- We just need to manage the IC a little better. For the ever-growing number of functionaries in the Community, intelligence is about management. Apparently assuming that analysis just "happens," a disturbing number have little knowledge of or interest in the substantive end of the business. They believe that they can quantify everything, and they are intent on studying the IC to death. At a time when we should be reducing overhead, we are increasing such investment in the mistaken belief that we can manage ourselves out of this mess.
- We are on the right track. This myth is based on the fact that we have not yet failed. Nonetheless, we are operating on borrowed time, living off residual expertise, and not recapitalizing. Electronic databases and our overall command of the facts are falling into disrepair. As we fine-tune our structures and marginally change our programs, we are, in essence, getting the deck chairs on the Titanic nice and neat.
Part II: Avoiding Failure
The very real constraints on IC management in the early 1990s left it with few choices, none of them good. Now, however, it is time to stop pretending that the current structure can work and start acknowledging the full extent of the problem. The system is built on fallacious assumptions about what intelligence analysis is and how it is carried out; as such, the system has to fail. To fix it, we will need to refocus on the analytic process and establish a structure that actually facilitates analysis rather than impedes it. (5) The following questions and answers provide some insight into the necessary fixes.
What Does Intelligence Do?
We need to accept the fact that this country does not have an actionable national security policy that the IC can use to program analytic and collection resources. This is not an indictment--it is simply a fact. We are just beginning a major debate about who we are and how we relate to the rest of the world; that debate could easily continue for a decade without anything close to national consensus being achieved. This reality implies that a "needs" process that presupposes the consumer community knows what it wants (and, more important, will want), in priority order, is inherently flawed and has to be substantially revised.
The lack of an actionable national security policy means that to varying degrees we have to "do the world." Despite the practice of the last several years, the IC does not have the luxury of deciding it just will not do things. We will always be concerned about the ways other countries can threaten us and our interests militarily. At the same time, it is apparent that in many parts of the world there is an ongoing shift in the definition of state power away from military strength, and this will cause high-level consumers to become increasingly interested in an entire range of nonmilitary issues.
Certainly, there need to be some threshold decisions, including the extent of our role in economic or environmental intelligence. Beyond such basic issues, there are few factual matters associated with a broad interpretation of US security interests that should be beyond our purview. To meet such a wide variety of needs, our role should be that of an information clearinghouse capable of addressing all the security issues of the early 21st century; as such, we have to maintain worldwide expertise or know enough to know where to get it.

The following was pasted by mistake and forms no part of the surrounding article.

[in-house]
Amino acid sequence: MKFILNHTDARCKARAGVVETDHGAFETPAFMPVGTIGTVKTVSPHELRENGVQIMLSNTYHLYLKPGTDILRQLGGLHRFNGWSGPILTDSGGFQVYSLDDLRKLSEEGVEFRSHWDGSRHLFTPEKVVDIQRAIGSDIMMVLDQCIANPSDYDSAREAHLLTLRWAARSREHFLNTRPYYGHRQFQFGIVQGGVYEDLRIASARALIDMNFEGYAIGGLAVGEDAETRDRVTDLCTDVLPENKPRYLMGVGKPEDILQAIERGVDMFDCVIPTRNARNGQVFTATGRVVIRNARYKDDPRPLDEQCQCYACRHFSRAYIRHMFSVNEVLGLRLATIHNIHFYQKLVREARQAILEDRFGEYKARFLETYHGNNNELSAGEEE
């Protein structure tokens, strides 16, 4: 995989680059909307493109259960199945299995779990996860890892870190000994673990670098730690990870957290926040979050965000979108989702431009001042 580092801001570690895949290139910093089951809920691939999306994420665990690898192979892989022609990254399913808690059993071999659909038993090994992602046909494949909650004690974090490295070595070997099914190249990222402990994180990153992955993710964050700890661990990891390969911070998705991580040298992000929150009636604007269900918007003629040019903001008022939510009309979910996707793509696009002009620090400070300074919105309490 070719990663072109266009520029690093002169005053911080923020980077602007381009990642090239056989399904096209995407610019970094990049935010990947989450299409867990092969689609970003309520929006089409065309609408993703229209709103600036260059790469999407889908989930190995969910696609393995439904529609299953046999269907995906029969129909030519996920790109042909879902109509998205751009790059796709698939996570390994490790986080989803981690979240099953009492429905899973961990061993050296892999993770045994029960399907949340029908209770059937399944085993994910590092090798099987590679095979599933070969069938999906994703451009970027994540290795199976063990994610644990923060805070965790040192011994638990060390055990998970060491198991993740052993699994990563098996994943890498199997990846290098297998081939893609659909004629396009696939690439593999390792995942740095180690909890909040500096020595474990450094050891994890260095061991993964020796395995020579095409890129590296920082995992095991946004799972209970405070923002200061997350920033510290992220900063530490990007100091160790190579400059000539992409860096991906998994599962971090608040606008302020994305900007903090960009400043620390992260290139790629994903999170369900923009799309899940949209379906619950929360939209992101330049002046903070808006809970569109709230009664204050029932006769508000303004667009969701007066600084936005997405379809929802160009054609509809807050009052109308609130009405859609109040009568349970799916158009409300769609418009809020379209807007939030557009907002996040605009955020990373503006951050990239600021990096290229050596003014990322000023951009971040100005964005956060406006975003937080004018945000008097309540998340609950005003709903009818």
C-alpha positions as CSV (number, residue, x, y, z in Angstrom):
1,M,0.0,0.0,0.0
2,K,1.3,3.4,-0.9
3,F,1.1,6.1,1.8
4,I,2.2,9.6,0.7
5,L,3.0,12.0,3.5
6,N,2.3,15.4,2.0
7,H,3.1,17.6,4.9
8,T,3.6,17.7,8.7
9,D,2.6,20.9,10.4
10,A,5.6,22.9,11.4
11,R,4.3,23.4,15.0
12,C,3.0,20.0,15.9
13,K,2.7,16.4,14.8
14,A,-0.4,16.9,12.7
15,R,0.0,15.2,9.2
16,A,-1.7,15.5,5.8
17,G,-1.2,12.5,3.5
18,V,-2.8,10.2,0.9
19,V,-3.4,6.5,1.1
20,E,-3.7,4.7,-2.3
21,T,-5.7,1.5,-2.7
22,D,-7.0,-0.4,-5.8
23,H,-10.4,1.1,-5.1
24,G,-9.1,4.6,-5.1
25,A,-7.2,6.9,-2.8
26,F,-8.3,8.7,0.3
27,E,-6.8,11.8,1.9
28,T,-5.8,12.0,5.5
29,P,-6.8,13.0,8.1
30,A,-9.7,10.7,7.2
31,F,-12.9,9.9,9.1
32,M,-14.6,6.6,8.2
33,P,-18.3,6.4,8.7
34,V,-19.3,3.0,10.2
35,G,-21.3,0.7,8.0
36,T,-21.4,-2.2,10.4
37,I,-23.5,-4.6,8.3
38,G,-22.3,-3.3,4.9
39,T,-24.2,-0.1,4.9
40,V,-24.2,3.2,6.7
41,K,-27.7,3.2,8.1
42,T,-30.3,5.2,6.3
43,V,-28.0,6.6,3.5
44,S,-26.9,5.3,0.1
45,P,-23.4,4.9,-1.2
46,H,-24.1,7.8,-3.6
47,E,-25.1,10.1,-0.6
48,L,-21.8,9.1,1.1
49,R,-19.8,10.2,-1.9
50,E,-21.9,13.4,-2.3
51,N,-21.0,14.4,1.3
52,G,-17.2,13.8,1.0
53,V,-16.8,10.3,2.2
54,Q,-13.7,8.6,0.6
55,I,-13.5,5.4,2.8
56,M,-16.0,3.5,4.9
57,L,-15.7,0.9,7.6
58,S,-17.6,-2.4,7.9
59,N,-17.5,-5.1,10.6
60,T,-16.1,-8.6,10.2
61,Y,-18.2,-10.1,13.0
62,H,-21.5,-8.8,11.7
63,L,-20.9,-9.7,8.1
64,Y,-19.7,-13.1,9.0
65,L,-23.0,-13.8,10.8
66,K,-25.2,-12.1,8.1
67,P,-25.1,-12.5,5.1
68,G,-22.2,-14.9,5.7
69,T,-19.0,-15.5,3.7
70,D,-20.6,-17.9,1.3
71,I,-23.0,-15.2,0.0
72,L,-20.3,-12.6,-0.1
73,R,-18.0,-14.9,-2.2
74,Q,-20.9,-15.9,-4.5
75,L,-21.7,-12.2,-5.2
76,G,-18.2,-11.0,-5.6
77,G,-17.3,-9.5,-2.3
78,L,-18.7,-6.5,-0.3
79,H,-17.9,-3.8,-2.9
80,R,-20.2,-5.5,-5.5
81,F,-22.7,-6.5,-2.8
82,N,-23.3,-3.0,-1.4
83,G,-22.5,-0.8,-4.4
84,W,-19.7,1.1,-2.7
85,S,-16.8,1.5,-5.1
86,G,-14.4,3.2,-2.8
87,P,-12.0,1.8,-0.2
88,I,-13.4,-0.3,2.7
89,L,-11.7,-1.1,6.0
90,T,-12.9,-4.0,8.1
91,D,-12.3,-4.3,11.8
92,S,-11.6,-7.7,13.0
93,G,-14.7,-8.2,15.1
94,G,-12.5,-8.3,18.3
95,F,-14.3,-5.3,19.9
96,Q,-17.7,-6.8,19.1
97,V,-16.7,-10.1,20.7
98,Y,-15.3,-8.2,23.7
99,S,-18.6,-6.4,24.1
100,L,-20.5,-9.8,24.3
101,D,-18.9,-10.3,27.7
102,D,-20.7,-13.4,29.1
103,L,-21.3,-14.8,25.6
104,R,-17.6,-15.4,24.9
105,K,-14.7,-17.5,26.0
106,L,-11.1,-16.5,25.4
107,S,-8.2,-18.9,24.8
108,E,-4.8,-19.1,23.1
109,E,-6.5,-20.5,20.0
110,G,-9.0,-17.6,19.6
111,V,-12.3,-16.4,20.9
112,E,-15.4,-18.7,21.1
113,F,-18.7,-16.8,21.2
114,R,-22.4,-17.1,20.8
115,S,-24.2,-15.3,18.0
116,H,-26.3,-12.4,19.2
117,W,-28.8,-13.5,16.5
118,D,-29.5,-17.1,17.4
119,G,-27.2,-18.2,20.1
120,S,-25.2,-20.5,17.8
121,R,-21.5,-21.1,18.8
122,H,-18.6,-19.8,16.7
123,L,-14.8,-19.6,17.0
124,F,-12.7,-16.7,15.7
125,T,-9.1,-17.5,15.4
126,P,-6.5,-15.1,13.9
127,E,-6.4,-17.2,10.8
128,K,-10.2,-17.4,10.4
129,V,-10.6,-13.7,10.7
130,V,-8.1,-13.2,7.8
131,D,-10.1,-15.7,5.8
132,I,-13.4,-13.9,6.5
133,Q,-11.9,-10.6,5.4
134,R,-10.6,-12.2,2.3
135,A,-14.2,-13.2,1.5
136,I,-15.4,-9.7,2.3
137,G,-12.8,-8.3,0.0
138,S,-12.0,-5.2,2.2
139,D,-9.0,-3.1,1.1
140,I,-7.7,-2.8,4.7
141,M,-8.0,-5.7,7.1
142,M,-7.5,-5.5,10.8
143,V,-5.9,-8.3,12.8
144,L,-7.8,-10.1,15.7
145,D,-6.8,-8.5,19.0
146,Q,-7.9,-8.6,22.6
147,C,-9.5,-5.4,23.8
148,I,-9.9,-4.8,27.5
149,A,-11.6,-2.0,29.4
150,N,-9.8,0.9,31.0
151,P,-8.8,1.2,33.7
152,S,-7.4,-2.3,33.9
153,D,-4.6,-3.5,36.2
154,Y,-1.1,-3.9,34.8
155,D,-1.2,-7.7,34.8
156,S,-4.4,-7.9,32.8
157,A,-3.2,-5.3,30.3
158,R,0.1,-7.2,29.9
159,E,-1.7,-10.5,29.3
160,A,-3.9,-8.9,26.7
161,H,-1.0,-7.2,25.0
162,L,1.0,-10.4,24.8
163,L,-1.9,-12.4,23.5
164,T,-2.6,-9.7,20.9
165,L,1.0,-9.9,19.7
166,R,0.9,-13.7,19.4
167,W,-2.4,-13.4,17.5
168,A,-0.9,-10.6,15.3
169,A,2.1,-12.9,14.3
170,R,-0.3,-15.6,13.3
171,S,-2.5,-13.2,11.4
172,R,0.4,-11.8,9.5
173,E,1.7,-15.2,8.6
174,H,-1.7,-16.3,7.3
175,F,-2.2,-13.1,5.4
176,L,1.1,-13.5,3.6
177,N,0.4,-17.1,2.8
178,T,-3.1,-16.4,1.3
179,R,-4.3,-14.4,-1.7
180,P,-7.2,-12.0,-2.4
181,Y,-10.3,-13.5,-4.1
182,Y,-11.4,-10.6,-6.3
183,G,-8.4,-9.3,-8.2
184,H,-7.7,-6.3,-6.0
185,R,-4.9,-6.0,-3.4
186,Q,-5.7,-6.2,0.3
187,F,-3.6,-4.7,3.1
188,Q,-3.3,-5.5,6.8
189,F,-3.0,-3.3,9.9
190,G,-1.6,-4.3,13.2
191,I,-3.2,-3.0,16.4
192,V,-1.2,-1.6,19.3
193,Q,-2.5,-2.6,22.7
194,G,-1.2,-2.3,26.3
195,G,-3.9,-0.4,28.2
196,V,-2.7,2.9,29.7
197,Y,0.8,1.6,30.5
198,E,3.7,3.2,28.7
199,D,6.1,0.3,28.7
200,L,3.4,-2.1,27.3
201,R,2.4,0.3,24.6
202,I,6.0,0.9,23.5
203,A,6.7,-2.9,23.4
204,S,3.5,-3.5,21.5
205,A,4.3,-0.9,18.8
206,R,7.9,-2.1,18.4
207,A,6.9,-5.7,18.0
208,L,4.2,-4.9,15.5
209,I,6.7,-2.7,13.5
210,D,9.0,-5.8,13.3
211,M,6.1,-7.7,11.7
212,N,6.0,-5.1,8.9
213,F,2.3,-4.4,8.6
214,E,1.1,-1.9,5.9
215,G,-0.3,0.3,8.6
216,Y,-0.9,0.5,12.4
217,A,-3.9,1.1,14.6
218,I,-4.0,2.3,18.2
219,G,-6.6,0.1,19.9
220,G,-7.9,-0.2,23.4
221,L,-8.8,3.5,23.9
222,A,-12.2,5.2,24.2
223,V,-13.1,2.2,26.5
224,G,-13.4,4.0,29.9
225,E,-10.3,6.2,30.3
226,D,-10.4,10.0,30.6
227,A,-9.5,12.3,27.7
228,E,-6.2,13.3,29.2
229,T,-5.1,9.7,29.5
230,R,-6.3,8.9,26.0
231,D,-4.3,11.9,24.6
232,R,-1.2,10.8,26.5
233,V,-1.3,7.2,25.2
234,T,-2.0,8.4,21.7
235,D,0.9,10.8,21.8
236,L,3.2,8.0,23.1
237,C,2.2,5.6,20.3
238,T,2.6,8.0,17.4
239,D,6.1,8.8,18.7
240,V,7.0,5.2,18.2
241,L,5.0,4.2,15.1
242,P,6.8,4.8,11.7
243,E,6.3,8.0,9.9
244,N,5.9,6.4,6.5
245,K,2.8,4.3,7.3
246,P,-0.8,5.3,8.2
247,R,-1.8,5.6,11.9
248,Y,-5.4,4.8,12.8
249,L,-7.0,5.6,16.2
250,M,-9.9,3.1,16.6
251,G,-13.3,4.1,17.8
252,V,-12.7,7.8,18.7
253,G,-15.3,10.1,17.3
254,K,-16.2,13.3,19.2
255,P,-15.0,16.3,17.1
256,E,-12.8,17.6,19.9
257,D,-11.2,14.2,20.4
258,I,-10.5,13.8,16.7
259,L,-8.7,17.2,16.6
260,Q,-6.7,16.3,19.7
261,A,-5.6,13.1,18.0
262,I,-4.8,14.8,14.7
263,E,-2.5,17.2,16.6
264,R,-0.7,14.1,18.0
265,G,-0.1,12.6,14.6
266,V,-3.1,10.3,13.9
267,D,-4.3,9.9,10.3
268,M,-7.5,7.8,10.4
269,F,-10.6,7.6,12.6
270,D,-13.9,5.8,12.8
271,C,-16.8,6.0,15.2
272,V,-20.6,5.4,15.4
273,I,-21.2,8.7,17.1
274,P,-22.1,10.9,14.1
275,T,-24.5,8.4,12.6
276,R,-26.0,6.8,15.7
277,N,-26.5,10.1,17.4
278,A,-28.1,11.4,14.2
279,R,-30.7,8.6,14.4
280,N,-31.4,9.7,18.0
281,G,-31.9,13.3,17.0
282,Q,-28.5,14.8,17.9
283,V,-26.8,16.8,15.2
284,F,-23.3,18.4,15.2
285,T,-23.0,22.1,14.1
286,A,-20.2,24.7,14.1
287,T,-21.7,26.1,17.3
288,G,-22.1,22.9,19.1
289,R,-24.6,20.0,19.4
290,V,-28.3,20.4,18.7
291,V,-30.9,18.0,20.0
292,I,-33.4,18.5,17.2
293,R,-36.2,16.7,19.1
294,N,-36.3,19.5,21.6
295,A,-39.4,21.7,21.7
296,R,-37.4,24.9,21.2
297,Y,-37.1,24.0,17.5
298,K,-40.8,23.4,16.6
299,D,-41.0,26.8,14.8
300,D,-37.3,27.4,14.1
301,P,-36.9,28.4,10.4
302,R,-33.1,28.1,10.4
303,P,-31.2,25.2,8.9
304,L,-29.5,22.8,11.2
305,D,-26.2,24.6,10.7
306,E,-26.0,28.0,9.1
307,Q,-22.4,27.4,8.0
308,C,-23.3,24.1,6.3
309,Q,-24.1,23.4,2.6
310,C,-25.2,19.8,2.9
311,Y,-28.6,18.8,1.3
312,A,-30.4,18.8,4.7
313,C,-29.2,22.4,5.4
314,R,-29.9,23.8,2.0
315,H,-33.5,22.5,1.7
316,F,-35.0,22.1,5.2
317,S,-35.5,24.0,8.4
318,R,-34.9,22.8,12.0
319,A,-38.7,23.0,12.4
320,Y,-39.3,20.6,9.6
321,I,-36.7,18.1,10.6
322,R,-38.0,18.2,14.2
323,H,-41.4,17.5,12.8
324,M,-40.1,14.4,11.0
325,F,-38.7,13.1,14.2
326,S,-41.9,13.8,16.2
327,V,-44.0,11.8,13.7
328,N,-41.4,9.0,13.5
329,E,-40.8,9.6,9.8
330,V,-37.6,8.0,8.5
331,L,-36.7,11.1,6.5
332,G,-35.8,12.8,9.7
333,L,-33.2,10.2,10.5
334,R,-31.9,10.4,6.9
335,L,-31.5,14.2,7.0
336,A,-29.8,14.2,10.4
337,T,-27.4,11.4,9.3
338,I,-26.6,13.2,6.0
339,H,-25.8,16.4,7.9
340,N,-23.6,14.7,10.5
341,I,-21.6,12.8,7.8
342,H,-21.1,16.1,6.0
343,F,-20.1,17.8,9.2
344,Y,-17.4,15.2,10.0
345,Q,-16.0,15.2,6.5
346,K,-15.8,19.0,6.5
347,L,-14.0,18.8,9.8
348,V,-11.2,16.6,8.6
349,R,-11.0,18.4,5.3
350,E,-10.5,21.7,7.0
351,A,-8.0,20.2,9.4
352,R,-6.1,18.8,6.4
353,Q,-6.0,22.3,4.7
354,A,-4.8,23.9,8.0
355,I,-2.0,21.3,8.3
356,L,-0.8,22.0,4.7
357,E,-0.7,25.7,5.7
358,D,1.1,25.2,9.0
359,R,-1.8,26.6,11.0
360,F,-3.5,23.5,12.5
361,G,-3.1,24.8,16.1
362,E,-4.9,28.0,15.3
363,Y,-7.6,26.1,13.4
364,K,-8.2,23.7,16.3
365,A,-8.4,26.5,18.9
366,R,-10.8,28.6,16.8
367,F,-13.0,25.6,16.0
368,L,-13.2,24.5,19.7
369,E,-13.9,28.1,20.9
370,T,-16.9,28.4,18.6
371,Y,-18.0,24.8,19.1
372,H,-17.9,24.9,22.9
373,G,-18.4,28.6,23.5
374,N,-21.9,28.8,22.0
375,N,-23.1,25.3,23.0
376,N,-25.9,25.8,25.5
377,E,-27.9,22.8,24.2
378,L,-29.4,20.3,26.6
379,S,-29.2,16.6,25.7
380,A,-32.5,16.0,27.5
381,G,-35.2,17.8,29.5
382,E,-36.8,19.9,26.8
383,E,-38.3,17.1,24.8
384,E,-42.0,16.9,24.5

With the exponential increase in information, the number of politically motivated pundits and opinions is also increasing. Who is a purveyor of accurate information and who is simply repeating uninformed platitudes? Ultimately, the policy community is going to look for someone in the government who will provide an unbiased assessment of the varied and multifaceted aspects of security--from the nitty-gritty details of databases to the facts and assessments underlying an evaluation of a foreign country's national security policy. Much of this will be unclassified, but much will also be available only from our unique sources. We have to be able to fuse these varied sources of information into a coherent story. If the IC does not do it, who will?
To fulfill this information-clearinghouse function will require us to be far better attuned to the work being done in the academic community, other governmental institutions, industry, and the myriad of other entities that collect and analyze data. While we are making strides in this area, most would agree that we could do much better. For example, we could introduce rotationals from academia into the midlevel ranks of the IC. Moreover, while it will be controversial, I believe we should have a much closer relationship with responsible journalists, extending beyond the "backgrounder" process to a more routine give-and-take among professionals interested in accurate information.(6) Such interaction will need to be thought through and carefully controlled, but we need to accept the fact that the press often has better access and insights than we do.
What Threats Will Confront US Interests?
Before discussing structure, it is necessary to review briefly the nature of the future security threats to US interests. This will ultimately say a great deal about the IC's future, and particularly about the amount spent on intelligence. A vastly exaggerated version of those threats only confuses the discussion and could lead to a false sense of security about the future size of the IC.